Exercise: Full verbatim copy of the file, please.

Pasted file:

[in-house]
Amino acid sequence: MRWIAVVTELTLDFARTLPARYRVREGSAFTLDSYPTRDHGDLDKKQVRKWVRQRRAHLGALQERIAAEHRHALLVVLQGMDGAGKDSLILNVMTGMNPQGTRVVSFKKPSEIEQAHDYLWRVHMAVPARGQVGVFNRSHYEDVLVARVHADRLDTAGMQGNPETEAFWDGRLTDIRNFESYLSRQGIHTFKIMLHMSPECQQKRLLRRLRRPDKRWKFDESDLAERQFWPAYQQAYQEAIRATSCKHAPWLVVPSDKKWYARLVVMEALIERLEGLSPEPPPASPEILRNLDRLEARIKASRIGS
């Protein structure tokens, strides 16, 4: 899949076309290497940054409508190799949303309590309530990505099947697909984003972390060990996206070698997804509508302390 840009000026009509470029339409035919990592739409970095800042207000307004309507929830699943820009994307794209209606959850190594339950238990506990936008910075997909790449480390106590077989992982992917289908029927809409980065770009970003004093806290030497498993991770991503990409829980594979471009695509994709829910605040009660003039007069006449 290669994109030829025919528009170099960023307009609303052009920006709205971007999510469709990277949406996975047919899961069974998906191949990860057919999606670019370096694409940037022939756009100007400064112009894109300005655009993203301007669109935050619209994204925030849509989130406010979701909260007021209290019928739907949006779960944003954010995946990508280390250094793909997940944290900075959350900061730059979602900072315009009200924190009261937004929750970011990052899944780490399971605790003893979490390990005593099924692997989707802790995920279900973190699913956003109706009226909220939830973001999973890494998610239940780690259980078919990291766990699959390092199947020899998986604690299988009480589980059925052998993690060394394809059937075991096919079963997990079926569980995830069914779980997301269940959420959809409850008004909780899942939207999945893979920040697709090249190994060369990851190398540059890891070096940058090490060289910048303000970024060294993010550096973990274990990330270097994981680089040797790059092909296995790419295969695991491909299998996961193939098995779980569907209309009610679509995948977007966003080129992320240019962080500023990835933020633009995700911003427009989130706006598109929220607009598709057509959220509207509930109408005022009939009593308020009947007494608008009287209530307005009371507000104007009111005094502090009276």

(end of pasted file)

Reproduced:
[in-house]
Amino acid sequence: MRWIAVVTELTLDFARTLPARYRVREGSAFTLDSYPTRDHGDLDKKQVRKWVRQRRAHLGALQERIAAEHRHALLVVLQGMDGAGKDSLILNVMTGMNPQGTRVVSFKKPSEIEQAHDYLWRVHMAVPARGQVGVFNRSHYEDVLVARVHADRLDTAGMQGNPETEAFWDGRLTDIRNFESYLSRQGIHTFKIMLHMSPECQQKRLLRRLRRPDKRWKFDESDLAERQFWPAYQQAYQEAIRATSCKHAPWLVVPSDKKWYARLVVMEALIERLEGLSPEPPPASPEILRNLDRLEARIKASRIGS
């Protein structure tokens, strides 16, 4: 899949076309290497940054409508190799949303309590309530990505099947697909984003972390060990996206070698997804509508302390 840009000026009509470029339409035919990592739409970095800042207000307004309507929830699943820009994307794209209606959850190594339950238990506990936008910075997909790449480390106590077989992982992917289908029927809409980065770009970003004093806290030497498993991770991503990409829980594979471009695509994709829910605040009660003039007069006449 290669994109030829025919528009170099960023307009609303052009920006709205971007999510469709990277949406996975047919899961069974998906191949990860057919999606670019370096694409940037022939756009100007400064112009894109300005655009993203301007669109935050619209994204925030849509989130406010979701909260007021209290019928739907949006779960944003954010995946990508280390250094793909997940944290900075959350900061730059979602900072315009009200924190009261937004929750970011990052899944780490399971605790003893979490390990005593099924692997989707802790995920279900973190699913956003109706009226909220939830973001999973890494998610239940780690259980078919990291766990699959390092199947020899998986604690299988009480589980059925052998993690060394394809059937075991096919079963997990079926569980995830069914779980997301269940959420959809409850008004909780899942939207999945893979920040697709090249190994060369990851190398540059890891070096940058090490060289910048303000970024060294993010550096973990274990990330270097994981680089040797790059092909296995790419295969695991491909299998996961193939098995779980569907209309009610679509995948977007966003080129992320240019962080500023990835933020633009995700911003427009989130706006598109929220607009598709057509959220509207509930109408005022009939009593308020009947007494608008009287209530307005009371507000104007009111005094502090009276």